The Important Role of Parents and Loved Ones
CAPS promotes the well-being of the diverse campus community by balancing high-quality mental health services and clinical training with accessibility to foster student success through self-discovery, learning, and interpersonal engagement. Parents and loved ones play an important role in helping us achieve this mission, as they often first notice changes in their student’s behavior or attitudes that may indicate a problem. Please talk with your student about these changes and discuss how CAPS can be a helpful resource.
Necessary steps a parent can take to foster student success at UH
Before They Start
- Have an honest conversation about what your expectations are and have your student identify his/her goals and expectations for each semester. These days, University is a big financial commitment for any family; make it worth it! Having clear expectations and goals can help your student stay motivated.
- Encourage your student to get involved in student organizations, recreational sports, and campus events that will promote alcohol-free activities. Being connected to activities on campus increases a student’s success!
- If at all possible, come to campus during Family Weekend. This is a great opportunity to see your student’s classrooms, where they hang out on campus, meet friends and embrace the Cougar culture at the University of Houston.
During the Semester
- Whether it is a phone call, text message or skype, contact your student often and show you’re interested in their success. It is best to decide how you will stay in contact ahead of time and expect your student might be stressed or moody – there are many new experiences they are adjusting to! Try not to jump to their rescue as they need to figure some of this out alone. Unsure when it is time to step in for help? For a list of warning signs that your student needs additional help, visit Helping Students of Concern.
- Find out what classes your student is taking, and ask about each one. Ask questions about what they are learning, what they like about the class and what they do not like.
- Encourage your student goes to class. Going to class is strongly associated with success. Have a late sleeper? Suggest taking later classes so there is no excuse that your student overslept.
- Remember the first semester of college can be the most stressful. Check-in and see how your student is adjusting to college life and relieving stress. If they say they don’t feel stressed at all – ask why not. Remember to check back in throughout the year. Adjustment does not only occur in the first few weeks of college. There will many adjustments throughout their academic career, including balancing work and school, starting internships, getting new room-mates and changes in relationships.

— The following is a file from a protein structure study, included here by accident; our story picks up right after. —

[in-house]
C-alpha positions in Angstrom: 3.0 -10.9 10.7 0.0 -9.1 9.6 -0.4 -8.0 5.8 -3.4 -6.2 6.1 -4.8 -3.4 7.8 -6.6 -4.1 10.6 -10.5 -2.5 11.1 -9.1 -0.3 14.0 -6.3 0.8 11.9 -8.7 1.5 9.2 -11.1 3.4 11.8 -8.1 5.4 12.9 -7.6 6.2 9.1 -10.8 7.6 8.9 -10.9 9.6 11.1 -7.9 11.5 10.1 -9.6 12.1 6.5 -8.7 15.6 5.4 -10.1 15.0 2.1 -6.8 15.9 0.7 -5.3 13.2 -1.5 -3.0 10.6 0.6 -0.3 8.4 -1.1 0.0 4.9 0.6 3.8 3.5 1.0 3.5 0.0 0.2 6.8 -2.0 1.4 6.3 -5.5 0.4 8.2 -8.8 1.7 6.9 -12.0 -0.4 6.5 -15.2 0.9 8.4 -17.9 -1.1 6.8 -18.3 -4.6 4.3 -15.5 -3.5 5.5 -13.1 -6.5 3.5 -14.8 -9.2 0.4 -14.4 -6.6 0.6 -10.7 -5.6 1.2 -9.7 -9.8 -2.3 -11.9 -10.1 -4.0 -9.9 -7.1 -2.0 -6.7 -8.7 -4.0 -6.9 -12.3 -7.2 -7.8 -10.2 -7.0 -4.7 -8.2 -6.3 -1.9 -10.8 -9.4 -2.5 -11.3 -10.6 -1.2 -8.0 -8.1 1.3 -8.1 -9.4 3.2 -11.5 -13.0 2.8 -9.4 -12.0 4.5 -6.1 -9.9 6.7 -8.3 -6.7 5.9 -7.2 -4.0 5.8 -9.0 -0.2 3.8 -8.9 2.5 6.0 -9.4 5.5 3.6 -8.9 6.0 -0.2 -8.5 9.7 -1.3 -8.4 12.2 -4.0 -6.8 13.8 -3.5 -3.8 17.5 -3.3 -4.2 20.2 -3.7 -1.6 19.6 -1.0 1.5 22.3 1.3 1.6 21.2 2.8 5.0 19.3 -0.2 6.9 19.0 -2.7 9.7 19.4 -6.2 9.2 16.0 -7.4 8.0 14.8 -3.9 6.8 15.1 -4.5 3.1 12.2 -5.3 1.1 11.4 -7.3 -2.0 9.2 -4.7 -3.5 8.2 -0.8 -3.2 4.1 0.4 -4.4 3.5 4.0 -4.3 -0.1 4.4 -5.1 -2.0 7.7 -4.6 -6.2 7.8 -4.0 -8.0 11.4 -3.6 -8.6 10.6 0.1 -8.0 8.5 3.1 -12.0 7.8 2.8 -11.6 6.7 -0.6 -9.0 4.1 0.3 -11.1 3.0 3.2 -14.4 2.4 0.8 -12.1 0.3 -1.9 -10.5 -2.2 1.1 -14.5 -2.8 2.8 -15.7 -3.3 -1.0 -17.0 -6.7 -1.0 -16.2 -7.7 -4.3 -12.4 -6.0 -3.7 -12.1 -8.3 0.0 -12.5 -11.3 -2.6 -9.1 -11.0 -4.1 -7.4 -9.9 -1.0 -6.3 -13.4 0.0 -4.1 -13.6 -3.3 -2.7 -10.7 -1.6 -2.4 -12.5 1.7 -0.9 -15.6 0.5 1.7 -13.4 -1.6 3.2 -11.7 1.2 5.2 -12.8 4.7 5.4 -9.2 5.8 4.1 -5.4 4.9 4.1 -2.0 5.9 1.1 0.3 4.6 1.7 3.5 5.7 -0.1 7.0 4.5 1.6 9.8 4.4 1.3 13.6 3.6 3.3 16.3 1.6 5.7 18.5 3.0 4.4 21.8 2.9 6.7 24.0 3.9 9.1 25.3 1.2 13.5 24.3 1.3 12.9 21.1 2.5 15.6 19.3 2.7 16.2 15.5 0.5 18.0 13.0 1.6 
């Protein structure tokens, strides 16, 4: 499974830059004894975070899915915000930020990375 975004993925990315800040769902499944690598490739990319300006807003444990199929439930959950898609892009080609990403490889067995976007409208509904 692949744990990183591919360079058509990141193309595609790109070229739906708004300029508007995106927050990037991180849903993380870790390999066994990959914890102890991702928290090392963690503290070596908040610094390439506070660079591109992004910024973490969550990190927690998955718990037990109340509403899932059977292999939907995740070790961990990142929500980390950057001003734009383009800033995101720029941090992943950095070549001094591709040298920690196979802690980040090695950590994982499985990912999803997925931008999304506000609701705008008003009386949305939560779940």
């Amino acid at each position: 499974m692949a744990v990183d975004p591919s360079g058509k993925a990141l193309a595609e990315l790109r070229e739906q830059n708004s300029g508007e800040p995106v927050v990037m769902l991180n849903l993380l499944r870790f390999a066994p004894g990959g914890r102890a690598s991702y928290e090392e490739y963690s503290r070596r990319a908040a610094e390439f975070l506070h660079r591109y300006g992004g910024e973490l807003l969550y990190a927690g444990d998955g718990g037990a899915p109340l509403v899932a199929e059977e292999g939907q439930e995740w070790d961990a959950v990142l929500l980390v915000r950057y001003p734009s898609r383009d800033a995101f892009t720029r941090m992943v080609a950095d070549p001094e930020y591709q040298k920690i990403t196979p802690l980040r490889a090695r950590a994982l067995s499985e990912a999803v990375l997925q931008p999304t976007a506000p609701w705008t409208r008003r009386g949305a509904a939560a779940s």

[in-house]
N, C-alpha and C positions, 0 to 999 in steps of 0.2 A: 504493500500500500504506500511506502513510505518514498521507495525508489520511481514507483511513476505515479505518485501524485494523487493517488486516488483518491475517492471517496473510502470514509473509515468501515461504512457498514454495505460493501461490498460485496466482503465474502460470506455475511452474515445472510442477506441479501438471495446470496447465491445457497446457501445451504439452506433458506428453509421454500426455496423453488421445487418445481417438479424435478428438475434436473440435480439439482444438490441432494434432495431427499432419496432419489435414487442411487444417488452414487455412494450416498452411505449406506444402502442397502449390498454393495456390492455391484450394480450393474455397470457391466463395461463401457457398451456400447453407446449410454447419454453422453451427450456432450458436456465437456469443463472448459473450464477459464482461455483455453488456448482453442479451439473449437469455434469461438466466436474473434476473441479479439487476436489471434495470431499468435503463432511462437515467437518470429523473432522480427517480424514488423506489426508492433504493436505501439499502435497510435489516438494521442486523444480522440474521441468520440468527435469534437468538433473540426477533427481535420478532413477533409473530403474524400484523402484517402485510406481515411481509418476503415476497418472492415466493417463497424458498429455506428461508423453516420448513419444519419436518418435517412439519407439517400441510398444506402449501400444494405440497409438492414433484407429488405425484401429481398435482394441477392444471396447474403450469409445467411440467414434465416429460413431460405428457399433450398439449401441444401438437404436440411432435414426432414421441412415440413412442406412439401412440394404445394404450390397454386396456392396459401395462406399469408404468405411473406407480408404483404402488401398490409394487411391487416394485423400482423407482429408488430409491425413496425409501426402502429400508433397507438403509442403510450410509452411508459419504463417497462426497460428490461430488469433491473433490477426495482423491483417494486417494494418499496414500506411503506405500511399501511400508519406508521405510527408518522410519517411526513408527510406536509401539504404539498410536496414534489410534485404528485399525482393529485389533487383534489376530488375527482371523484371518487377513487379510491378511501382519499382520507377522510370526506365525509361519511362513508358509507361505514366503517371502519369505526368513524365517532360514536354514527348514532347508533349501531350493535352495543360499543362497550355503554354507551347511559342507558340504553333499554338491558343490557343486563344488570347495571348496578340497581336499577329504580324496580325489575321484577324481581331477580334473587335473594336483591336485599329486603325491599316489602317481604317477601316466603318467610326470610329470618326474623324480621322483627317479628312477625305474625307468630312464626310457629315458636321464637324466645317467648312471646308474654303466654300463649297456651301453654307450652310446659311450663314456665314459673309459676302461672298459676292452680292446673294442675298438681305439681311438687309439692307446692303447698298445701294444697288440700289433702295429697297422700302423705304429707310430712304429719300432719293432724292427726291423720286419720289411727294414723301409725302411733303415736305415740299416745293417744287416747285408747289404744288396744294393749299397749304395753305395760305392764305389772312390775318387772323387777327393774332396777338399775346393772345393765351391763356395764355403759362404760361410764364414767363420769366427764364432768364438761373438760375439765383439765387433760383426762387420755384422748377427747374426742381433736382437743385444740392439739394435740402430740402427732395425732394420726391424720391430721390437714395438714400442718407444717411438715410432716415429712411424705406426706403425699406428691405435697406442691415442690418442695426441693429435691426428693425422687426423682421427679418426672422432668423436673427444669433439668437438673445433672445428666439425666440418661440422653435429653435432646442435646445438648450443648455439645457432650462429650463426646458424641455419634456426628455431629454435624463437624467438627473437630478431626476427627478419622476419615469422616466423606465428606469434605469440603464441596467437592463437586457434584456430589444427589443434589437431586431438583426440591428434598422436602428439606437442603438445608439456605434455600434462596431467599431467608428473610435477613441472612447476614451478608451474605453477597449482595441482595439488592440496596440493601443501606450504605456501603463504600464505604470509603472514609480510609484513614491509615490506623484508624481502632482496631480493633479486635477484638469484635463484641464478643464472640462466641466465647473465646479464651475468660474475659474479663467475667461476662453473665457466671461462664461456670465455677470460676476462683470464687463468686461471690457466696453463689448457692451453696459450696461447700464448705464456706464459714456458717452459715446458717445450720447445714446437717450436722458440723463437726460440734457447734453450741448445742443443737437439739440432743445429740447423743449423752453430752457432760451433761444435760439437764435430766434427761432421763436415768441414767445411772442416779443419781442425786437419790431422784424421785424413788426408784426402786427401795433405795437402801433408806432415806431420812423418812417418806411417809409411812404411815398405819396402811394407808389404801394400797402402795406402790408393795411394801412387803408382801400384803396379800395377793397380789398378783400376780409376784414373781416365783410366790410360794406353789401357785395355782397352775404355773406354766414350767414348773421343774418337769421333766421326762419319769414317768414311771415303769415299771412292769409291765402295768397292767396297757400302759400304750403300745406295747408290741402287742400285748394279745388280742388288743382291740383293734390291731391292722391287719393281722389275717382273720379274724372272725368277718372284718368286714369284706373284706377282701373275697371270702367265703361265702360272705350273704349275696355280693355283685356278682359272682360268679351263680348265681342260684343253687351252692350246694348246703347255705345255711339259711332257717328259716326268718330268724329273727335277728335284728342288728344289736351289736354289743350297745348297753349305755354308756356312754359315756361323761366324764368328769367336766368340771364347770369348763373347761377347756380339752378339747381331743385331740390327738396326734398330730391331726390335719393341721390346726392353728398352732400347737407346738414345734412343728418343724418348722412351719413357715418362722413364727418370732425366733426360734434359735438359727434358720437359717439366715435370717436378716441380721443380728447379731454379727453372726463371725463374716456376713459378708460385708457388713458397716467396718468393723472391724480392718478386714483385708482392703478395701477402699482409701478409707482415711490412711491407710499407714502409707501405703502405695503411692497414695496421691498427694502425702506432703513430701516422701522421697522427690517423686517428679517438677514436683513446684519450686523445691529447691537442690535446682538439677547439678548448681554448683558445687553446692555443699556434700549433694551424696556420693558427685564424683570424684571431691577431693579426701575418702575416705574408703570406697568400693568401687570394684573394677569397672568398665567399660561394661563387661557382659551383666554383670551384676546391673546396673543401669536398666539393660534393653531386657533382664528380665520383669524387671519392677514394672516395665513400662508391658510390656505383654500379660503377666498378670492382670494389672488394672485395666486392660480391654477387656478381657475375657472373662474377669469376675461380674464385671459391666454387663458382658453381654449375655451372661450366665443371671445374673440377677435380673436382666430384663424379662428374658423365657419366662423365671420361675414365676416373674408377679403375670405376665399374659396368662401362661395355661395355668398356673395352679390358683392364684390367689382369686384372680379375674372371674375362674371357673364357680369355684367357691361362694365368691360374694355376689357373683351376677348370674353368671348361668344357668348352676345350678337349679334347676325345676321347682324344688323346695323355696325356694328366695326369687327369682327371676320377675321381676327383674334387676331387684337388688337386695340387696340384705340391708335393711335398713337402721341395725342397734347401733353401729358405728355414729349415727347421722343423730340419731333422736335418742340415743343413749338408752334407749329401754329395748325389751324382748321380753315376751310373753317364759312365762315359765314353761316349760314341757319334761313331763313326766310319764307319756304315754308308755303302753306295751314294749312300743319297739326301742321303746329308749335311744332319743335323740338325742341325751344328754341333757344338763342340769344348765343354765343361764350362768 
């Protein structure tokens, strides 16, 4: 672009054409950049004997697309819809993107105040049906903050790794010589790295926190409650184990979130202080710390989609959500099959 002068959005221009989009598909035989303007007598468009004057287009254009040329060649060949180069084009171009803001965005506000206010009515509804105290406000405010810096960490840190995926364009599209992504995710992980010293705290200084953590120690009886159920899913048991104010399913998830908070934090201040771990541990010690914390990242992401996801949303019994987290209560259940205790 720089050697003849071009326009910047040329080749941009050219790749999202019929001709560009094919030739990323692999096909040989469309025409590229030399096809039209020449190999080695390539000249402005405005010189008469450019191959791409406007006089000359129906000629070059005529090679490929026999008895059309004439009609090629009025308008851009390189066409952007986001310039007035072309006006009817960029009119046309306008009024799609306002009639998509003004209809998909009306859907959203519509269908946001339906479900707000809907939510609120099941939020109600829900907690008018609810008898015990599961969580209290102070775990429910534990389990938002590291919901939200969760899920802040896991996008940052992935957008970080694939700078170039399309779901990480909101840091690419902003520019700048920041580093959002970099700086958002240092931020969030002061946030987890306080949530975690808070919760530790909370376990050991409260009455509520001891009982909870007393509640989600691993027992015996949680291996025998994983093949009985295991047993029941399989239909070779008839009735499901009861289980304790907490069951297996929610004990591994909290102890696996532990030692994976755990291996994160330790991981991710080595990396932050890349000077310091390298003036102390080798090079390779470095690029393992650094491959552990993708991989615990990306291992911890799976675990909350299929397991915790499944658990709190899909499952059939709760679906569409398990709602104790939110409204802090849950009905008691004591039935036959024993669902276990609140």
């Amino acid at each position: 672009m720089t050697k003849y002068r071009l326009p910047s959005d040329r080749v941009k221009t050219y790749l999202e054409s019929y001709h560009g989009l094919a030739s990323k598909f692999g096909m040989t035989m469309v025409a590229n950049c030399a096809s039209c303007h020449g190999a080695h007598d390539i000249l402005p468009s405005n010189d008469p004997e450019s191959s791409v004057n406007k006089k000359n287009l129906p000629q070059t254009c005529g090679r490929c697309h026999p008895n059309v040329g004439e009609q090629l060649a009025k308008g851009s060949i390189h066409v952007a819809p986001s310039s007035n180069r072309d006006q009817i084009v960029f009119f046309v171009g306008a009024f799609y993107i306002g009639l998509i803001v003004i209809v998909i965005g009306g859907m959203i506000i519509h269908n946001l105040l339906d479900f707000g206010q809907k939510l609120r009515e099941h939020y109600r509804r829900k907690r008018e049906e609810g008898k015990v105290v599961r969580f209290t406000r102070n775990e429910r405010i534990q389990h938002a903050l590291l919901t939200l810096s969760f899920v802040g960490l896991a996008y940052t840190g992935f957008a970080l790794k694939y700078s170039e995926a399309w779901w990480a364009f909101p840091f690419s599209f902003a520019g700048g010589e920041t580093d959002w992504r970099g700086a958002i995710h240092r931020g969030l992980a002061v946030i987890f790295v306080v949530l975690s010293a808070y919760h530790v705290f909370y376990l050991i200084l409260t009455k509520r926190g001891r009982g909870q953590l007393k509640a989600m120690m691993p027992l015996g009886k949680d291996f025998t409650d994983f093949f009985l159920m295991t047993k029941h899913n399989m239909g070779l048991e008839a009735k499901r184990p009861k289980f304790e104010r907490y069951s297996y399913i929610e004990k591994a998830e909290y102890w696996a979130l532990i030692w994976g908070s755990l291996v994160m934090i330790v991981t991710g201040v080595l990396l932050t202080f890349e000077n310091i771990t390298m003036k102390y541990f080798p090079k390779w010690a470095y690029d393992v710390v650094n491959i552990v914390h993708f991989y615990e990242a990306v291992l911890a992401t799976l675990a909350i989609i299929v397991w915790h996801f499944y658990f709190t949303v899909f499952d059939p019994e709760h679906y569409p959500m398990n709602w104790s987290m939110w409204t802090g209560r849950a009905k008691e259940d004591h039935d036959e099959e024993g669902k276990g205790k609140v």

- Make sure your student knows that you’re interested in their grades and their success. Ask your student to share his/her grades and how they feel about his/her grades.
- Talk about finances throughout the semester. Is he/she spending all the financial aid within the first few weeks? Credit card companies may target college students, and too many students feel stress because of financial responsibilities. Getting a credit card can be a great escape from immediate financial stress, and few students understand all the fine print involved. Make sure your student doesn’t get deeper in to debt because of credit cards.
My student is in college. What do I do now?
Whether this is your first student in college or you have been down this road before, a student leaving the nest can always present challenges for a family or loved one. The following are some suggestions to help both you and your student transition to the University of Houston.
- Be a coach. Provide support and encouragement, for both the difficulties and successes.
- Allow for mistakes. It can be extremely hard to stand back and watch your student struggle but know what they need help with and what they need to figure out alone. Stand back with academics, homework, developmental changes. Intervene with legal problems, significant financial commitments and signs of alcohol or illegal drug use.
- Plan ways to stay in contact. You might expect a call every day, but your student wants to text you once per week. To sidestep disappointment, plan ahead the type of communication and how often you will contact each other.
- Keep your student informed of changes at home. Did you decide to renovate the kitchen? Let your student know! Your student will still feel like part of the family and there will be no surprises when s/he comes home.
- Most of all, take advantage of your student's independence. This is a great time for you to revisit or discover new hobbies.
My student is in college, but still living at home. Does anything change?
College students living at home can present some new variables within a household. This is not the 13th grade of high school, so expect a shift in the family dynamic.
- Talk about his/her expectations of college and help your student recognize that although s/he is at home it still a big change.
- Help s/he understand that letting go may be slower than if s/he were living on campus.